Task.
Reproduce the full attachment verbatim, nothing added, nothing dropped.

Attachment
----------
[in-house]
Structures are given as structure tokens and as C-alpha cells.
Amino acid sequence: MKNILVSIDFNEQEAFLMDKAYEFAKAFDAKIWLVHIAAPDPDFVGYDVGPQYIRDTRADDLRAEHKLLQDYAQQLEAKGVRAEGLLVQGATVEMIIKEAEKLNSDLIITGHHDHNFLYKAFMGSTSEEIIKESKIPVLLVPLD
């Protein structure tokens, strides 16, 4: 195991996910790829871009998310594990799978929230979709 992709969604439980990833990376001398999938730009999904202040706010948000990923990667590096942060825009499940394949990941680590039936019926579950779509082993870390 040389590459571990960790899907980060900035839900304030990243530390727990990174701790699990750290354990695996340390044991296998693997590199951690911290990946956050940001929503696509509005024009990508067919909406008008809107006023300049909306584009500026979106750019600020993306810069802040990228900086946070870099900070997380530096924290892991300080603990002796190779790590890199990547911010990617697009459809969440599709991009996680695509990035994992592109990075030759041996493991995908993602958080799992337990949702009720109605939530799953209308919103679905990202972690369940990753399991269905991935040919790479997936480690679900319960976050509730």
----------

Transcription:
[in-house]
Structures are given as structure tokens and as C-alpha cells.
Amino acid sequence: MKNILVSIDFNEQEAFLMDKAYEFAKAFDAKIWLVHIAAPDPDFVGYDVGPQYIRDTRADDLRAEHKLLQDYAQQLEAKGVRAEGLLVQGATVEMIIKEAEKLNSDLIITGHHDHNFLYKAFMGSTSEEIIKESKIPVLLVPLD
């Protein structure tokens, strides 16, 4: 195991996910790829871009998310594990799978929230979709 992709969604439980990833990376001398999938730009999904202040706010948000990923990667590096942060825009499940394949990941680590039936019926579950779509082993870390 040389590459571990960790899907980060900035839900304030990243530390727990990174701790699990750290354990695996340390044991296998693997590199951690911290990946956050940001929503696509509005024009990508067919909406008008809107006023300049909306584009500026979106750019600020993306810069802040990228900086946070870099900070997380530096924290892991300080603990002796190779790590890199990547911010990617697009459809969440599709991009996680695509990035994992592109990075030759041996493991995908993602958080799992337990949702009720109605939530799953209308919103679905990202972690369940990753399991269905991935040919790479997936480690679900319960976050509730």